My first moments in Groningen were rather overwhelming. I come
from a small village in Germany so it was a big change. Also, the
university where I previously studied was very small; I was not
used to having so many people around. I also had to get used to
speaking English. After I arrived, I took an intensive Dutch course
for a month, only to find out afterwards that this was not
necessary since everyone here speaks good English.
What motivated me to study psychology was a book by Daniel
Kahneman called ‘Thinking, Fast and Slow’. I was so
intrigued about finding out more about psychology that I dropped my
computer science programme and switched to the UG. Kahneman’s
main research field in psychology is cognitive psychology. My
favourite course unit in the Bachelor’s programme was also
cognitive psychology. These factors inspired me to choose the
Cognitive Psychology and Psychophysiology (CPP) track; I think it
is the most interesting topic in psychology.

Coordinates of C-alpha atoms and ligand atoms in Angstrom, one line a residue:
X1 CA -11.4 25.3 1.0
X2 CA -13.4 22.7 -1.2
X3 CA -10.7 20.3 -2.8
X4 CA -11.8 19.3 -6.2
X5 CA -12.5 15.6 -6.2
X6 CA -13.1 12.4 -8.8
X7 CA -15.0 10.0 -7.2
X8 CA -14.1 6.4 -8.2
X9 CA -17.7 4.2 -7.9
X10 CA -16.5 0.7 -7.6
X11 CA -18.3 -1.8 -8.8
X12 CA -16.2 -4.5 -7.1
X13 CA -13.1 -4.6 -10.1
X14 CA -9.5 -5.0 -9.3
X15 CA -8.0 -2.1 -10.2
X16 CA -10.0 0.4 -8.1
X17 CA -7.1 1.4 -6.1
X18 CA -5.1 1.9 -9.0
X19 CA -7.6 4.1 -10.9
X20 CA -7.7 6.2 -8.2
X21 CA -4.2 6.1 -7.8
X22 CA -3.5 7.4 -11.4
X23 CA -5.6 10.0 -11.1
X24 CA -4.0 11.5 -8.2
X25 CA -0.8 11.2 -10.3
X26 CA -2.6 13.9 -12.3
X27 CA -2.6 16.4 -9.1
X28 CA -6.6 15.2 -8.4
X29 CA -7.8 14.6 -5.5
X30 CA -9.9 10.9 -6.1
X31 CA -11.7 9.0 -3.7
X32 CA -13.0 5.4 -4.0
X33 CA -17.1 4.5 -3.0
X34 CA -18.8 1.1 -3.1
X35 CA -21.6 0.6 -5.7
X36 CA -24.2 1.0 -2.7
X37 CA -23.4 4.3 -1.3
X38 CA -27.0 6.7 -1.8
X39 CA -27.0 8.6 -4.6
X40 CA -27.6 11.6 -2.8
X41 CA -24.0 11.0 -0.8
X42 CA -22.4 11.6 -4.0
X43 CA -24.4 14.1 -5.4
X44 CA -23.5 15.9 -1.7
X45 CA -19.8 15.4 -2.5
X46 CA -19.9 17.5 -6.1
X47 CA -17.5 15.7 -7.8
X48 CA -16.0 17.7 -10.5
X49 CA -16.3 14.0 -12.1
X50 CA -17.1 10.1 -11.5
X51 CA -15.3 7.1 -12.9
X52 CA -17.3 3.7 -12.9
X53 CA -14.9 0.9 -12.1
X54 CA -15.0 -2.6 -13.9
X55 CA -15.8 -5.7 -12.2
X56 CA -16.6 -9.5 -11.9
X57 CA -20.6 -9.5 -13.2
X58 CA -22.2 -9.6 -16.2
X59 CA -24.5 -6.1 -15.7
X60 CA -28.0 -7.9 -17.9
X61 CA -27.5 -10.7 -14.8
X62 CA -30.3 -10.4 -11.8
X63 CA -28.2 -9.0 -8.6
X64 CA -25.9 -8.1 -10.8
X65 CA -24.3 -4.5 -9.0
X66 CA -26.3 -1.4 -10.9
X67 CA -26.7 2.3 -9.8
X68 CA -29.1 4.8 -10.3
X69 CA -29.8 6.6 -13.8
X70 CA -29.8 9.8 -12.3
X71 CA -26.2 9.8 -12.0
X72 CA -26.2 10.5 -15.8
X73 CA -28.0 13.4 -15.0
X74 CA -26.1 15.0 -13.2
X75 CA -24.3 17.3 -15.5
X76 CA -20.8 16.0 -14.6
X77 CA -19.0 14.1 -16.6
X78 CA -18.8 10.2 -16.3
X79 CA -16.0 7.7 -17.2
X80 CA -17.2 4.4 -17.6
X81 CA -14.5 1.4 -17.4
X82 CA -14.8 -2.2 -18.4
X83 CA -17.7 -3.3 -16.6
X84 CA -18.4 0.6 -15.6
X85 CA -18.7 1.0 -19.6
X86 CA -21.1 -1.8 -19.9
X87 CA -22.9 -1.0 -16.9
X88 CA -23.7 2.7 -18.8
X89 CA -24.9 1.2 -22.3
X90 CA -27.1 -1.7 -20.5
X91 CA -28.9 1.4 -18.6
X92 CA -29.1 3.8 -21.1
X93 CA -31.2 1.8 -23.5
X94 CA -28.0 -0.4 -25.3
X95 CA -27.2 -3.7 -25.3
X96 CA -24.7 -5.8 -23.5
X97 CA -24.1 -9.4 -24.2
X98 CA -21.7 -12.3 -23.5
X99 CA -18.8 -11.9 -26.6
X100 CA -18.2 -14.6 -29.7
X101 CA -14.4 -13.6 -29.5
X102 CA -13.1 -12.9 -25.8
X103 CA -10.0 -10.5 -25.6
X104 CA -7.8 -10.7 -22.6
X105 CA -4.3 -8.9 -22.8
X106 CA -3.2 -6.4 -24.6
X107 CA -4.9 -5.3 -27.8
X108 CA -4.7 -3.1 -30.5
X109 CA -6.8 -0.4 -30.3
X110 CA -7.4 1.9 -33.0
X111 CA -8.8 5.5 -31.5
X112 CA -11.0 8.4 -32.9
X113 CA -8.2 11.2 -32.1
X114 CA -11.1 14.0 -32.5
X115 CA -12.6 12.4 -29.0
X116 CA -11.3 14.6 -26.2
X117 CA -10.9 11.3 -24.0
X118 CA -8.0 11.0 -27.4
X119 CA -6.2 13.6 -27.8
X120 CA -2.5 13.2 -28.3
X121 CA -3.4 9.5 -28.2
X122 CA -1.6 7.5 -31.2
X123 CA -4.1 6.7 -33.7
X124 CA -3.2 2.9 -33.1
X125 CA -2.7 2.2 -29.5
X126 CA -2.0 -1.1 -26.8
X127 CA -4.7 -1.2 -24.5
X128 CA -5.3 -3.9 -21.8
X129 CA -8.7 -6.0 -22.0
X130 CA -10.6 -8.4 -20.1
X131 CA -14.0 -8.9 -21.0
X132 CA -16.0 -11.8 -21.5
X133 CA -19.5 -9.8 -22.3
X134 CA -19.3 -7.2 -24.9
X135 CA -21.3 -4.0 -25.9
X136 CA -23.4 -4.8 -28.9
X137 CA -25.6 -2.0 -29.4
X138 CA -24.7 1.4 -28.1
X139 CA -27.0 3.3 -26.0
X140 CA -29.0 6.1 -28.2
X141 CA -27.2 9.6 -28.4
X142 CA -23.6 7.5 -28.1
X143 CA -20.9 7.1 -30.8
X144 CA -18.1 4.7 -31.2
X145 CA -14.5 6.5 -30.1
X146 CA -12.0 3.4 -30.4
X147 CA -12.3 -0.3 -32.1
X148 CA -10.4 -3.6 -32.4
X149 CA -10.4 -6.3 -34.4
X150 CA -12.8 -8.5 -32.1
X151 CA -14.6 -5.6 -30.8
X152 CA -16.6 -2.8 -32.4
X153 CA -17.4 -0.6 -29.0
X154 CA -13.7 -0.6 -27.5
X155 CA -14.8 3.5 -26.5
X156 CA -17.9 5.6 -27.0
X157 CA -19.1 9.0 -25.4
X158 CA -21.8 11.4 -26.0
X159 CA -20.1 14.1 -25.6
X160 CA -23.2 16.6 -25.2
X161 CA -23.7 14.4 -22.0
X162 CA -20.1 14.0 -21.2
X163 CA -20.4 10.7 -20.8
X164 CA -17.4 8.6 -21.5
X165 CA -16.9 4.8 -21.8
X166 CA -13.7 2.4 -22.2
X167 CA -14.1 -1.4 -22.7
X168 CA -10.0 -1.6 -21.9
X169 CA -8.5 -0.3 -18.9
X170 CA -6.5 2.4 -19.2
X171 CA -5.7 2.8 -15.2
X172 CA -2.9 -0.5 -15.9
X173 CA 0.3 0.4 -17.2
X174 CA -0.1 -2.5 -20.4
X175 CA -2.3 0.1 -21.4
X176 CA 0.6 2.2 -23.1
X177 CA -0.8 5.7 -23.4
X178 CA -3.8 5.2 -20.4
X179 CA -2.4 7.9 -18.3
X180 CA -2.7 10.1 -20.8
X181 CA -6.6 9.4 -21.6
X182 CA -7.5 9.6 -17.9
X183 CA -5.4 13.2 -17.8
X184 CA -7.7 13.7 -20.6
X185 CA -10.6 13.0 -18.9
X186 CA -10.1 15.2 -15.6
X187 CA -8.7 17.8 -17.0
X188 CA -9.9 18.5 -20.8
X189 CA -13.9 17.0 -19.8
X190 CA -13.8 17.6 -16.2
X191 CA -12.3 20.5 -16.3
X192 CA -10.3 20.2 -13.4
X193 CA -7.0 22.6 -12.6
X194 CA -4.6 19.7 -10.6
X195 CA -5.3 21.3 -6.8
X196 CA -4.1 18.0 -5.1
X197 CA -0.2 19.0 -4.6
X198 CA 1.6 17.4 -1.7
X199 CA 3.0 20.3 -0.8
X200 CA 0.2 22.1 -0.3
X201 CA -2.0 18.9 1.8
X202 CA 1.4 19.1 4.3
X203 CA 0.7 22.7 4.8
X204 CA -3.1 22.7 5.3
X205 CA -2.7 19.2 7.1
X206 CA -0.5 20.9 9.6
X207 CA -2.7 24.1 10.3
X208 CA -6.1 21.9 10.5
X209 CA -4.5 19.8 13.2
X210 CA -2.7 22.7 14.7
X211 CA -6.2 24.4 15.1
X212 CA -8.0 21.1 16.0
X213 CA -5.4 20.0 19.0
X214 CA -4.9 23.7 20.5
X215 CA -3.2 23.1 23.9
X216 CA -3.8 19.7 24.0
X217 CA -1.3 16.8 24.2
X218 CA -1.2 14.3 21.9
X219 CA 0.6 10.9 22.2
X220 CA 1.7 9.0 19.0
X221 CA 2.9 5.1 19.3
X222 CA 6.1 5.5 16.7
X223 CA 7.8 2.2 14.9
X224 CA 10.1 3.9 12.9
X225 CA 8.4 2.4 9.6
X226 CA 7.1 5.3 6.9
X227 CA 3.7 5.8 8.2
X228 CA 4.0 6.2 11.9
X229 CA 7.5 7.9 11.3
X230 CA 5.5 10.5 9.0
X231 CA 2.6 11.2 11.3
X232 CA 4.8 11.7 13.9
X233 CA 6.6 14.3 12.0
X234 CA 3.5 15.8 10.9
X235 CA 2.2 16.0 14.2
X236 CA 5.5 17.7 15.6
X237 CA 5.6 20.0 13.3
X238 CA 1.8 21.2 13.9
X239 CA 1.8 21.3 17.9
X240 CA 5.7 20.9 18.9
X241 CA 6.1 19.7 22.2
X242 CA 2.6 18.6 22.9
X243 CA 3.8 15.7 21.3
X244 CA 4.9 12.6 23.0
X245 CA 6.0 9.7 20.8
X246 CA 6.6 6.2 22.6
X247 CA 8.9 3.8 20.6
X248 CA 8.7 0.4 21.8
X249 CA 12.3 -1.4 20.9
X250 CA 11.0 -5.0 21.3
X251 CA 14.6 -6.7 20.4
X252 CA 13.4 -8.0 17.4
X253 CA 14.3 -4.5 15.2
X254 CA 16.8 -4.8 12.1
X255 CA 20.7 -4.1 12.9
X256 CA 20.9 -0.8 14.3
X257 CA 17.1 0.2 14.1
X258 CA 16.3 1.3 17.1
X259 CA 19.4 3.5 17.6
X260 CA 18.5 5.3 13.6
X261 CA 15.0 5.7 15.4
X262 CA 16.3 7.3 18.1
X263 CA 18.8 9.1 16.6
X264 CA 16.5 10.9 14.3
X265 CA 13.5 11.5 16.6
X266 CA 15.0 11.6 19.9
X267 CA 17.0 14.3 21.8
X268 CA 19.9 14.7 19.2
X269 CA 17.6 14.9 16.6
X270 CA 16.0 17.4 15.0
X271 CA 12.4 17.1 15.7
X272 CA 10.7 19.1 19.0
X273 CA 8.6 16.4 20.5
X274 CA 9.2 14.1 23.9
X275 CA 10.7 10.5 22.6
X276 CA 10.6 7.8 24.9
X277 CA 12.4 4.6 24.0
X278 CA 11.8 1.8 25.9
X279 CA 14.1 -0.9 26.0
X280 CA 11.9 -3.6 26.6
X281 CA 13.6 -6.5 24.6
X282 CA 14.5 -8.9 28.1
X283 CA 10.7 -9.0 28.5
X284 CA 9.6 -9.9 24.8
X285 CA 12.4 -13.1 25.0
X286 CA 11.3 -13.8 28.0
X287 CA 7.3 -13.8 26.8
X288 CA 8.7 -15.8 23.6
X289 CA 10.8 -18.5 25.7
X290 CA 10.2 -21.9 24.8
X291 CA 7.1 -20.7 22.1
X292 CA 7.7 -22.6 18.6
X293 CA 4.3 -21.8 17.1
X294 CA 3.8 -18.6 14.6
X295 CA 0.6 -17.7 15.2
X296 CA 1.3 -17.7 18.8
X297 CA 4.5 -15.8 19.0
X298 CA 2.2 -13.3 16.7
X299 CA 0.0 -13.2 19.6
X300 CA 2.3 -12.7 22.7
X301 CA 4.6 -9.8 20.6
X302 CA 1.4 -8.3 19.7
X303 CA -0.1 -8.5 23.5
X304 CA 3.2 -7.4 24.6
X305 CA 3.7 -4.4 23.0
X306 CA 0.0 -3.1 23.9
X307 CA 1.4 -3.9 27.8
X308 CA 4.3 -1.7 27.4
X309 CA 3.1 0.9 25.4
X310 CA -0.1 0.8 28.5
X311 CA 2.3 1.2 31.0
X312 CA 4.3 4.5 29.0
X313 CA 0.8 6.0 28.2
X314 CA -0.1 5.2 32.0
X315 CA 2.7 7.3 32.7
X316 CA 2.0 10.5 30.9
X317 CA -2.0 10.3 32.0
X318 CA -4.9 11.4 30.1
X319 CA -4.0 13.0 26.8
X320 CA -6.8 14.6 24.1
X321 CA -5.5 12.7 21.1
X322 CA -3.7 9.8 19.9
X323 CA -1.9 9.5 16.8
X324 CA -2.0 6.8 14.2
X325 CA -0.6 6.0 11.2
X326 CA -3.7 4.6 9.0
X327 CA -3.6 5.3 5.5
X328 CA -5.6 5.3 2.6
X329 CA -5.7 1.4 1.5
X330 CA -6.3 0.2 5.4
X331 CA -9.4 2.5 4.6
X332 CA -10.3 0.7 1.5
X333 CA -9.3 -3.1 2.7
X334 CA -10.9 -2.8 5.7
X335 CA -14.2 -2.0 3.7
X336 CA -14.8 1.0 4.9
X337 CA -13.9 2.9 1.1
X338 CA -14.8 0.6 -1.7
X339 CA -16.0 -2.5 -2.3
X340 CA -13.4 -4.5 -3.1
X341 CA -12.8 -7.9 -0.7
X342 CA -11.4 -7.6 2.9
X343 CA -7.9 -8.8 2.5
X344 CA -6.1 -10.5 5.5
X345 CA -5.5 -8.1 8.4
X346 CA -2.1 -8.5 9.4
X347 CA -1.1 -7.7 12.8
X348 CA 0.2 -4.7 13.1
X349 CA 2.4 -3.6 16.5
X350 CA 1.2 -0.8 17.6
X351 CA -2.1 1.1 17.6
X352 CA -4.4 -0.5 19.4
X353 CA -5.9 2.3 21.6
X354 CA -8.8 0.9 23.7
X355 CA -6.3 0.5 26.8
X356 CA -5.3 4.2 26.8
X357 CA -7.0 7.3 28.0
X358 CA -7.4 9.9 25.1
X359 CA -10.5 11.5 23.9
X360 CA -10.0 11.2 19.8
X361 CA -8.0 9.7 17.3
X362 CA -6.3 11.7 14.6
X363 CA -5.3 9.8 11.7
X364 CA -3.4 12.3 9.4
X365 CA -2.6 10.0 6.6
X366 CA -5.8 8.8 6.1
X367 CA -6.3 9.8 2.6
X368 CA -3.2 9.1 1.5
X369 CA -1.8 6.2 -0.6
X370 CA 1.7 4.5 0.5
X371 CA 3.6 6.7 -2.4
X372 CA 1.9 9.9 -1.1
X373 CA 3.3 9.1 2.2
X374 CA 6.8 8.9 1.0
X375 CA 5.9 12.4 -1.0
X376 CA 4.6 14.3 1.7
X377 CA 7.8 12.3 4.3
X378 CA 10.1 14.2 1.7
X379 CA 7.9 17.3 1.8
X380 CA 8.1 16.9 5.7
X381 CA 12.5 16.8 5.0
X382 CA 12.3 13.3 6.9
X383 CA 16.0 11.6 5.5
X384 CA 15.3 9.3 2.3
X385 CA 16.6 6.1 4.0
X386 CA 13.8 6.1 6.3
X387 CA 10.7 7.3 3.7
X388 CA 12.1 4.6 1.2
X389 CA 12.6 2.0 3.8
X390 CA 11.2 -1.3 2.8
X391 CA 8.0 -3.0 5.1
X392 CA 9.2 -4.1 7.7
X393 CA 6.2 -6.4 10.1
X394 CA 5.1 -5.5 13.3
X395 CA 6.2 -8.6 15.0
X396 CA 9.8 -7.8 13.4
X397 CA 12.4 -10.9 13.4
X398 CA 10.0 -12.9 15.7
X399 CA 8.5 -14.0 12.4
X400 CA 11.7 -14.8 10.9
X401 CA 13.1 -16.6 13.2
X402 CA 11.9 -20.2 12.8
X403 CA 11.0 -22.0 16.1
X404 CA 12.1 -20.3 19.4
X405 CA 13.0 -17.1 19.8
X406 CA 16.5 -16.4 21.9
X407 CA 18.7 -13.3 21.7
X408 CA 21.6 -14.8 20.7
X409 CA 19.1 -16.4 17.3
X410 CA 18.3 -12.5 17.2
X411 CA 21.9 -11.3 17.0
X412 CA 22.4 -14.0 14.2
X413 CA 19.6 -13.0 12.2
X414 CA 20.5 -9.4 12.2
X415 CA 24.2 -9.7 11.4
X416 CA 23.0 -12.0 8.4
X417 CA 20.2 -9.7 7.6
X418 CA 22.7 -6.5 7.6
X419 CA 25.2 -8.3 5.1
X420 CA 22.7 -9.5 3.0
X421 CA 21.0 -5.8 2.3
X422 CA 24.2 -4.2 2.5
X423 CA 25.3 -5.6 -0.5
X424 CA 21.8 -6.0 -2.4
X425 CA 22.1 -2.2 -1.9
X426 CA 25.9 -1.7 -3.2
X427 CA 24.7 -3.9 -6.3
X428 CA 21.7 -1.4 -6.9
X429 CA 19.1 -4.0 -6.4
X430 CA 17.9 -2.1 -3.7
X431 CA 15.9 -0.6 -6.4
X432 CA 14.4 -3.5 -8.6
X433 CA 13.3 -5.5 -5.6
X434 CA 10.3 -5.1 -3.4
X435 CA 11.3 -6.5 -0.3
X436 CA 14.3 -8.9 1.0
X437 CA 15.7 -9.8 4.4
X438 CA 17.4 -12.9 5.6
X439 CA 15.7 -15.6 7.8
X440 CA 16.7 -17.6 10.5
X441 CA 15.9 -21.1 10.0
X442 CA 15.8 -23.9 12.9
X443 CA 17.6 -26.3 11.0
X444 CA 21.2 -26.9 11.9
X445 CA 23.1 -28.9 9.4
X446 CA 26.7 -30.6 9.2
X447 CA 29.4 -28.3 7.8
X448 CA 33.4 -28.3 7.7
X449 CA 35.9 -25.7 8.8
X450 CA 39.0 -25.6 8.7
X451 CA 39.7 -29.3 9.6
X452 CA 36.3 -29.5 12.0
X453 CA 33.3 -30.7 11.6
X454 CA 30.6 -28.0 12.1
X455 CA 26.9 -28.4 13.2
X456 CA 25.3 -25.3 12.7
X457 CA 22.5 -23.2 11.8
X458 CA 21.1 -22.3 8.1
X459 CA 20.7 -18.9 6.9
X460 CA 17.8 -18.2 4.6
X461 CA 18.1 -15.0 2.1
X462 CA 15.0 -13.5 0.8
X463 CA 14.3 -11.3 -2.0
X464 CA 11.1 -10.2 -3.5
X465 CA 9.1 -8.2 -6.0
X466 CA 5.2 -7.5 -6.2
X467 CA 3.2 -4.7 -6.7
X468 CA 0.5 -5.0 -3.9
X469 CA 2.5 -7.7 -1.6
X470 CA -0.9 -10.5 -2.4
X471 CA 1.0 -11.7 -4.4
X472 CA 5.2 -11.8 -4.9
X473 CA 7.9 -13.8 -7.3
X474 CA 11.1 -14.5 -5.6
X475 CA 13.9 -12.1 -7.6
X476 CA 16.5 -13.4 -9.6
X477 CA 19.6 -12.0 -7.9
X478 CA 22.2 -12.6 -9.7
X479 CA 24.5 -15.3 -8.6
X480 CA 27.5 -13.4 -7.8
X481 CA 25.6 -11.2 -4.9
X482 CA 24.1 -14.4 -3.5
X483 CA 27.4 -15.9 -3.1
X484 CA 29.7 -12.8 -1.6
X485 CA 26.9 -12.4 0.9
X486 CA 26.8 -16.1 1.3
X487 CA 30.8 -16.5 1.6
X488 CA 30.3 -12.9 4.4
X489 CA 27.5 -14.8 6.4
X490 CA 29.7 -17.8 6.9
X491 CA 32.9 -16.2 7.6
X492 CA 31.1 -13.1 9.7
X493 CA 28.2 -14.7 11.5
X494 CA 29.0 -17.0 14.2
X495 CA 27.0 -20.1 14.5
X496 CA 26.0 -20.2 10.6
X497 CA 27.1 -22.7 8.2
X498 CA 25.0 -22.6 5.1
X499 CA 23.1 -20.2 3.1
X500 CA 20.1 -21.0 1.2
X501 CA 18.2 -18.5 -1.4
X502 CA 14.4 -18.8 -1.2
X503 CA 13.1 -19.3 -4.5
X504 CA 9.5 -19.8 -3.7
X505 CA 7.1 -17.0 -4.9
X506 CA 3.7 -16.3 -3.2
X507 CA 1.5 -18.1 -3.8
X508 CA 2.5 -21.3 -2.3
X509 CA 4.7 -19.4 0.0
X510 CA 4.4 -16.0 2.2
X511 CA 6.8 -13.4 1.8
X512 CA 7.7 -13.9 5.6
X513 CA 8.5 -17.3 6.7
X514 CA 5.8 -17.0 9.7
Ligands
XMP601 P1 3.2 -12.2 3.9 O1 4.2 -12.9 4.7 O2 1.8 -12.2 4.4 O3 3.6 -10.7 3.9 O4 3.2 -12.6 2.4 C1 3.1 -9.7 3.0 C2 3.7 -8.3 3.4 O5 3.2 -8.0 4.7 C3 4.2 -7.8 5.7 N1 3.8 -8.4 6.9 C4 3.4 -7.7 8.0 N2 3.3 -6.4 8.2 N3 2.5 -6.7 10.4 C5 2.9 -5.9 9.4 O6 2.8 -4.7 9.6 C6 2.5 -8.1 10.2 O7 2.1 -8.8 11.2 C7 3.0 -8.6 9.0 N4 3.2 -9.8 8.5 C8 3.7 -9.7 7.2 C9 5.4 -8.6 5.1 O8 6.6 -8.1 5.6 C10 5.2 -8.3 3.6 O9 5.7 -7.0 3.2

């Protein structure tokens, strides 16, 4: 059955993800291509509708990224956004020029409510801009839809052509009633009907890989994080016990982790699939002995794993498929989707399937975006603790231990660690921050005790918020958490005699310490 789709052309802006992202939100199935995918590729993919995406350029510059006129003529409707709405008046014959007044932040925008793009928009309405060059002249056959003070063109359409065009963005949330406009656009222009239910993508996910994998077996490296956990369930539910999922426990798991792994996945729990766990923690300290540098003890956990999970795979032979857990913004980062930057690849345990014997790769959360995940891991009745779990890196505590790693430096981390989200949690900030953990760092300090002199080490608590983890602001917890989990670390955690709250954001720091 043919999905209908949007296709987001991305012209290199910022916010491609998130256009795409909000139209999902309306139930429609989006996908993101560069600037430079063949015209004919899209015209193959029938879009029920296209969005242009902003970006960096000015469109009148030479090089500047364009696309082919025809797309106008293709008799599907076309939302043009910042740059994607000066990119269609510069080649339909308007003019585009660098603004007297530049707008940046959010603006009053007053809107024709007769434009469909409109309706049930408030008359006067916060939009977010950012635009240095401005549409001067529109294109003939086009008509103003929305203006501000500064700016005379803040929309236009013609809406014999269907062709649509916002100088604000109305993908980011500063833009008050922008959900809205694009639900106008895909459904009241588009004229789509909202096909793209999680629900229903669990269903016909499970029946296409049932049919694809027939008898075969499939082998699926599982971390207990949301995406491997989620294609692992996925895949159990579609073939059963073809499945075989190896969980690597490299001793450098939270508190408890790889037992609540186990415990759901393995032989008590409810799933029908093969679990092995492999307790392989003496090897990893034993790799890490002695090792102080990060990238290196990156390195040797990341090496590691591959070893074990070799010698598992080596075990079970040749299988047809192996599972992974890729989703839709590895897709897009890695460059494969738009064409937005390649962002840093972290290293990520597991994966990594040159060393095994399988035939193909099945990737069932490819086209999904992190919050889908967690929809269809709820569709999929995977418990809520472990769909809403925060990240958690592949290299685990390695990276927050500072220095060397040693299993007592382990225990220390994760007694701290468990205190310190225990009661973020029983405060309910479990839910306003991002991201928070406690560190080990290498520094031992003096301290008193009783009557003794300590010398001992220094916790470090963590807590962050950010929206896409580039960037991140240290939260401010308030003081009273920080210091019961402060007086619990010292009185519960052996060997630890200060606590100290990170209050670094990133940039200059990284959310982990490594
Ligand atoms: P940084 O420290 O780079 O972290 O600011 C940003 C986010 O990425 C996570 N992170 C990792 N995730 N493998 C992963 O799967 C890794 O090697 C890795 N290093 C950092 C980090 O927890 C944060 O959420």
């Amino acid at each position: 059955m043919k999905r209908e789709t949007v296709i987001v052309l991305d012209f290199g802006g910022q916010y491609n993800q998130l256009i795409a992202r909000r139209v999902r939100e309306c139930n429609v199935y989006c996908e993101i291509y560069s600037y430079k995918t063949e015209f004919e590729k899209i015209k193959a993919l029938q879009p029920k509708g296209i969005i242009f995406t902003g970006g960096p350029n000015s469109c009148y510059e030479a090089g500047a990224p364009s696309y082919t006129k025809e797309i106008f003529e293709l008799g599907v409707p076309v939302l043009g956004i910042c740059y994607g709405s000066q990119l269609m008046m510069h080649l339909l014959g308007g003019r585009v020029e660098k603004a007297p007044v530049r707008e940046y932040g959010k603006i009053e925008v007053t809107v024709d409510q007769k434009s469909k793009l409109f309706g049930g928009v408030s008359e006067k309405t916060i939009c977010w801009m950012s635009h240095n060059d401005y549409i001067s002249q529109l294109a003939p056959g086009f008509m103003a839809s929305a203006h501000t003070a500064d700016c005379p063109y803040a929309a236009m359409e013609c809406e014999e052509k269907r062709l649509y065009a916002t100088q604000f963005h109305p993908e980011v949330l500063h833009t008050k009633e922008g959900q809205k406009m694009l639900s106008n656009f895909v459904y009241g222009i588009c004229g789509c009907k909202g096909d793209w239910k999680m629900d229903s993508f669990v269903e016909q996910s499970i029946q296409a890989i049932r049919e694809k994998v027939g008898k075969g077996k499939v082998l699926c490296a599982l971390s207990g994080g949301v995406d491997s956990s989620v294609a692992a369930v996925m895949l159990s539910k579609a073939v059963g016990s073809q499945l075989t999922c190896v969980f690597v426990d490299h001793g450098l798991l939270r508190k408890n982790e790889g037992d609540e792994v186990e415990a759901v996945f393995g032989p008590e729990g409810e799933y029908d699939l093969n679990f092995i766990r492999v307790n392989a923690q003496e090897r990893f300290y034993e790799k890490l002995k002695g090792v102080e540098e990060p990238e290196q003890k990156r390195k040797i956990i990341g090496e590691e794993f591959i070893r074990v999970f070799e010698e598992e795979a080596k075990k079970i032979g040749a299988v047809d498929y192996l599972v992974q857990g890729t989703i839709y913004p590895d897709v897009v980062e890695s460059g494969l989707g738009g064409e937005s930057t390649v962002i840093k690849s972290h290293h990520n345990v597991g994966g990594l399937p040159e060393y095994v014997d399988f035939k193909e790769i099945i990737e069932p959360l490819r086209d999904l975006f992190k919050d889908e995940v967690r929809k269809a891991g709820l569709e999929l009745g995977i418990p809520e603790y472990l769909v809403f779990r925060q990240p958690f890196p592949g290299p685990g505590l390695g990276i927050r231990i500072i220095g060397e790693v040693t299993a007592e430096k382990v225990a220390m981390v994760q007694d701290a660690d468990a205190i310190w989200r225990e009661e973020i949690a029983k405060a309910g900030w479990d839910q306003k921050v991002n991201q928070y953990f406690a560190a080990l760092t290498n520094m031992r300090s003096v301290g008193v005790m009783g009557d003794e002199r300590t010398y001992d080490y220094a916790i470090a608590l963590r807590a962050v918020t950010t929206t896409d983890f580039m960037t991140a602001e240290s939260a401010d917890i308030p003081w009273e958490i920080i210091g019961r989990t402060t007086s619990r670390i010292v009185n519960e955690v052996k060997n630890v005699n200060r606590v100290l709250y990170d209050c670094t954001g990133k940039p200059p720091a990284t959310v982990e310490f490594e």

The CPP programme is very practical. You learn how to conduct
research by using different instruments. There are many course
units where you learn how to use tools such as eye-trackers and
EEGs, or understand the principles underlying fMRI and TMS. In the
field of cognitive psychology, it is essential that you are able to
work with these tools.
The structure of this programme is a bit different to the other
programmes. You follow all your course units during the first
semester, and during the second you only write your thesis. I think
this structure is very beneficial for students, since you have all
the theoretical knowledge before writing your thesis.
Robin Hake, 24, masterstudent in Cognitive Psychology and